CPAP on battery power
Using a battery to run your CPAP machine is something that everyone eventually wonders about, whether you're planning a camping trip or just worried about an outage due to a storm. Your CPAP machine can be run on a battery, but the details of how to do so depend on the brand of CPAP machine. And the type of battery you'll want depends on the conditions under which you plan to use it. Any battery that you use will eventually need to be recharged or it'll stop working. And regardless of your situation turning off the humidifier on your machine will help save battery life as the heater used to warm the water in the humidifier is by far the biggest energy draw.
The amount of charge stored in a battery is measured in amp-hours. If you have, for example, a 20 amp-hour battery that means that you can supply 20 amps of electric current for one hour, or 10 amps for two hours, 5 amps for four hours, and so on. The number of amps times the number of hours gives you the electric charge measured in amp-hours. The greater the number of amp-hours the longer your battery can run without needing to be recharged.
The rechargeable battery with the largest number of amp-hours is the lead-acid deep cycle marine battery. These batteries are heavy and bulky, so if you desire something more compact or light weight you will have to sacrifice amp-hours to get it. One good alternative to lead-acid batteries are lithium-ion batteries.
Another factor to consider is the type of electricity needed for your CPAP machine. Is it ac or dc? And how many volts does it need? Batteries supply dc electricity, the electricity in your home is ac. Most CPAP machines require 12 volts or 24 volts. The electricity in your home is either 120 volts or 230 volts. When you have your CPAP machine connected to the electricity in your home the machine has takes care of converting the electricity for you, so you don't have worry about it.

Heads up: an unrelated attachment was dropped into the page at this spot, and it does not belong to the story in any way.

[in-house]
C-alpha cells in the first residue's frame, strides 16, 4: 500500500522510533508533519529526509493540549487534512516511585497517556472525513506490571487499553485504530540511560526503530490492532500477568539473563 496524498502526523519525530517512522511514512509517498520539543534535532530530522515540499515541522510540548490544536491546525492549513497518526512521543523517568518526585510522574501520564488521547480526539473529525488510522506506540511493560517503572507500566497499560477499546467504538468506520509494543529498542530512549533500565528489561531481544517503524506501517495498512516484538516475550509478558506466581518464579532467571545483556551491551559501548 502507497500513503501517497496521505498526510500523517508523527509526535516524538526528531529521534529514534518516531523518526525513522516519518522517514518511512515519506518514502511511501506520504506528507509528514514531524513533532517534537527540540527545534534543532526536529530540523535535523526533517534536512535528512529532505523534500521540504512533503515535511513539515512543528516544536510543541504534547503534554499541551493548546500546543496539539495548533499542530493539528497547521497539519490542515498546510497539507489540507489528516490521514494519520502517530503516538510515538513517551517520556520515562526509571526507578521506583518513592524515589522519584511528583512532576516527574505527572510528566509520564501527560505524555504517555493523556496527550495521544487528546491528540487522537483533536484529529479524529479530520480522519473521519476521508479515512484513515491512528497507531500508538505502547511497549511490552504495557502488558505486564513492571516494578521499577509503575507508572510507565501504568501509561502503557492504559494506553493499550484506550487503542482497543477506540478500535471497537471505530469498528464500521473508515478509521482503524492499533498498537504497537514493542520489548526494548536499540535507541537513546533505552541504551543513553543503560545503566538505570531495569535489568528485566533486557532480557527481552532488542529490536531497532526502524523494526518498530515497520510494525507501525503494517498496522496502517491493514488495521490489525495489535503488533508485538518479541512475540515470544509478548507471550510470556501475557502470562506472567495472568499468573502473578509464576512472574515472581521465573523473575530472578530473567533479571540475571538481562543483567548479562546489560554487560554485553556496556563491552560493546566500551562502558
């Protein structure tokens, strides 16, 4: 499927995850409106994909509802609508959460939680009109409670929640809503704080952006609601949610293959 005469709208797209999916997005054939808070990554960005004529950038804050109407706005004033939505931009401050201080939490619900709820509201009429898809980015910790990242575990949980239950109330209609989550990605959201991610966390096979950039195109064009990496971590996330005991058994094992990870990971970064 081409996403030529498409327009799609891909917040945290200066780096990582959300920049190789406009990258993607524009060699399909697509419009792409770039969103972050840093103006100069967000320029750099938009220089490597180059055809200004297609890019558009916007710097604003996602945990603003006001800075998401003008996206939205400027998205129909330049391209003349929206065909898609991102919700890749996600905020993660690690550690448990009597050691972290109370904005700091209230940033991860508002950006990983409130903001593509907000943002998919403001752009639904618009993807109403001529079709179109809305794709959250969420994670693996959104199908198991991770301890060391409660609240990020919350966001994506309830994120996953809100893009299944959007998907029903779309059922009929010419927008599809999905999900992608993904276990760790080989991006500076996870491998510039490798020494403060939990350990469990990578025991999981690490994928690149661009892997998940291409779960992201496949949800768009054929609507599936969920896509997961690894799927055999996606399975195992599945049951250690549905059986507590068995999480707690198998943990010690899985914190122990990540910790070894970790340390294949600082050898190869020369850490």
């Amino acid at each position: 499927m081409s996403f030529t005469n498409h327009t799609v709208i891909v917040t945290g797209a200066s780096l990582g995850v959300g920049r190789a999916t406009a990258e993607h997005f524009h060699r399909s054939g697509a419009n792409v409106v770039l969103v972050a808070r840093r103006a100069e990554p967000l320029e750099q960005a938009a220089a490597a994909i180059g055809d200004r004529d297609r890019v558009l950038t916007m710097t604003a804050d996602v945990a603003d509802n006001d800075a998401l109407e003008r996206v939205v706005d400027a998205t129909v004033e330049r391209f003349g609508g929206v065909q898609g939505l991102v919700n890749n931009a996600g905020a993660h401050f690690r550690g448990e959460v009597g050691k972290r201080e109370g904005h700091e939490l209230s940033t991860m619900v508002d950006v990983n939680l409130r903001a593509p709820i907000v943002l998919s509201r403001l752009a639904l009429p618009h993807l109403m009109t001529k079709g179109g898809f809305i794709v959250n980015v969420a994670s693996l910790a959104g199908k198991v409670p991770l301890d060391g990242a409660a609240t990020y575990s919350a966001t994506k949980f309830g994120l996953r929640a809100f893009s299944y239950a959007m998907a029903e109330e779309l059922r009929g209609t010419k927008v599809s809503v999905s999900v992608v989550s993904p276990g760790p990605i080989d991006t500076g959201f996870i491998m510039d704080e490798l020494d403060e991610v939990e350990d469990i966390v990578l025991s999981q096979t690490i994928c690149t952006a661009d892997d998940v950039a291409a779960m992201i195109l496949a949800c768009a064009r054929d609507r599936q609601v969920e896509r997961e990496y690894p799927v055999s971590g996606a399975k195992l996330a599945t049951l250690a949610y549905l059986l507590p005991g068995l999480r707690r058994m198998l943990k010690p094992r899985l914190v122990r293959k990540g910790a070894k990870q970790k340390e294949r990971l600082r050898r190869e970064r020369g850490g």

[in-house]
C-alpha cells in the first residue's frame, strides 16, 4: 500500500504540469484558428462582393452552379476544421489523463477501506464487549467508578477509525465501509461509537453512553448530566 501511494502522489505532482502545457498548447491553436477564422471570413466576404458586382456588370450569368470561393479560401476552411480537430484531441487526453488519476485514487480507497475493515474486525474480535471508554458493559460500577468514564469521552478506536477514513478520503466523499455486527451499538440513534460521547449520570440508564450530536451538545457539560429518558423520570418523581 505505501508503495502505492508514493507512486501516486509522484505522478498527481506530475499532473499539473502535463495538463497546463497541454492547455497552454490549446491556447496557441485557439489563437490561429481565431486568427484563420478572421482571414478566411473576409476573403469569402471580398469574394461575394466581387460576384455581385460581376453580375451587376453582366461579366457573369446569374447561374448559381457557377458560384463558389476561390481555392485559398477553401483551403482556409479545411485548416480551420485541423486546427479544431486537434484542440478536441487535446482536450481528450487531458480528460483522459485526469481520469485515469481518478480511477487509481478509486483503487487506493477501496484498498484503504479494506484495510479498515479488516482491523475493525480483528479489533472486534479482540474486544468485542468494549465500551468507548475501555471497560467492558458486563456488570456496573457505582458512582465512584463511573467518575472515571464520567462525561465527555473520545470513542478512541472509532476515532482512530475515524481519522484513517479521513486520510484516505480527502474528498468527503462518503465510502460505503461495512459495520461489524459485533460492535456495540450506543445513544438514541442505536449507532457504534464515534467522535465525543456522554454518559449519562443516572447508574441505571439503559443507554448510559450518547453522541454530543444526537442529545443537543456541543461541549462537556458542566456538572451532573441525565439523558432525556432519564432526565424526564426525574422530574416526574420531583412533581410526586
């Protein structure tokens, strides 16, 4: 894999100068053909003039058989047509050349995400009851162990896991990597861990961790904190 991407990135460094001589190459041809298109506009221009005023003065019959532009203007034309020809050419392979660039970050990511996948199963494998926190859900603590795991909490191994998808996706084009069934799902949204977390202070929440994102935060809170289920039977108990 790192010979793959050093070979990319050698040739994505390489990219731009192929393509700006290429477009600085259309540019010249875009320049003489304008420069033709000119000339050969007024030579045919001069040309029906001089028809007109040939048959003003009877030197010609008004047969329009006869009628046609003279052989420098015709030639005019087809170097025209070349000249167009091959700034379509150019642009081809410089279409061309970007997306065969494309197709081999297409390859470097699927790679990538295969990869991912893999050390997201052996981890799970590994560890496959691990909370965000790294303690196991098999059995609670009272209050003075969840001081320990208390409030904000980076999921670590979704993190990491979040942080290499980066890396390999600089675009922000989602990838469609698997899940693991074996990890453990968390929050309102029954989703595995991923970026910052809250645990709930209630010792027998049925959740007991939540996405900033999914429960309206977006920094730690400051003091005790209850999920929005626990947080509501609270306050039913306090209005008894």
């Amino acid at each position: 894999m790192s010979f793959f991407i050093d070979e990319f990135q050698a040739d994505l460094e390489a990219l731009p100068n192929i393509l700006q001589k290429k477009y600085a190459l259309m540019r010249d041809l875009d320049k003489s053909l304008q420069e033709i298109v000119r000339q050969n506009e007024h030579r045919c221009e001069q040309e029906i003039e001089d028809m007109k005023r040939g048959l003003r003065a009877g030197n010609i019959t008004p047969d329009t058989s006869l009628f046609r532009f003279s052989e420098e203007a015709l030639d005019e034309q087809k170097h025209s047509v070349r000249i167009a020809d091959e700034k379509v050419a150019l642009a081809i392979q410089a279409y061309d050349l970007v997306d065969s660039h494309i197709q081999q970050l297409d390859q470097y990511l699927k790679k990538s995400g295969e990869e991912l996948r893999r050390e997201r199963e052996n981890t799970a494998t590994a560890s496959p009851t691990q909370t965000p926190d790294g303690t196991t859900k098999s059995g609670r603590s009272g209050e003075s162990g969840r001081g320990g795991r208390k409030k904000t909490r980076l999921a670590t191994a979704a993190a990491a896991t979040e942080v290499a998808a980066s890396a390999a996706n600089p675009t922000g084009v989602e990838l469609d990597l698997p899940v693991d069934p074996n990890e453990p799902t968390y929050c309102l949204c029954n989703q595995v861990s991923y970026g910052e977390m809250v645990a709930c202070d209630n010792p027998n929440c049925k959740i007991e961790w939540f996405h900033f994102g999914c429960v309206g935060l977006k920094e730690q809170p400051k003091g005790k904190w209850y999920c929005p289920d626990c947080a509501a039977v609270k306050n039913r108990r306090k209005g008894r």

In the case of Respironics machines the 120 volt or 230 volt ac electricity in your home is converted to 12 volt dc electricity. You can therefore connect a Respironics CPAP machine directly to a 12 volt battery with the appropriate power cord.
Many manufacturers will sell you a battery pack that will change the dc electricity of its battery to the ac electricity normally provided in your home. This is referred to as an inverter.
Do It Yourself Battery Pack Instructions
While there are all sorts of places that sell small battery packs for CPAP, they invariably only run the machine, not the humidifier and have a limited runtime. Some even use "disposable" batteries and can use a dozen D-Cells per day.
This is a "how to" for putting together an awesome (semi) portable power source for a long weekend, for about $140.
Exide Stowaway Deep Cycle Marine/RV/Deep Cycle Battery, 27MDCST 105 Amp-Hours $90 @ Tractor Supply Co.
Battery Box (plastic box to hold battery and keep things from touching the terminals) ~ $20 @ Tractor Supply
400 Watt 12VDC -> 120VAC Inverter $28 @ Harbor Freight
This will run my CPAP machine (Respironics System One) for more than 24 hours on a single charge, with the humidifier on high.
It's great for places where you can park within walking distance of your car, and on hot nights will even run a fan inside your tent.
A few notes:
- If you're not too far from the car, you can leave the battery and inverter in the car and just run an extension cord to the tent.
- You'll need a small 12V battery charger. I didn't list it because a lot of people already have one, but if you need one, they're cheap at Harbor Freight.
- This system produces 120VAC, which means you get to plug in your normal CPAP power supply, just like at home.
- There are systems that will run your machine directly from a 12 volt battery, however I don't like them for two reasons:
- 1 If you connect your CPAP backwards, you'll destroy it
- 2 All batteries lose voltage over the course of the night. Running your machine with it's normal power supply allows it to compensate for any variations, which is not the case when running on 12 volts.
- The vendors above were the cheapest widely available sources for the needed components that I found.
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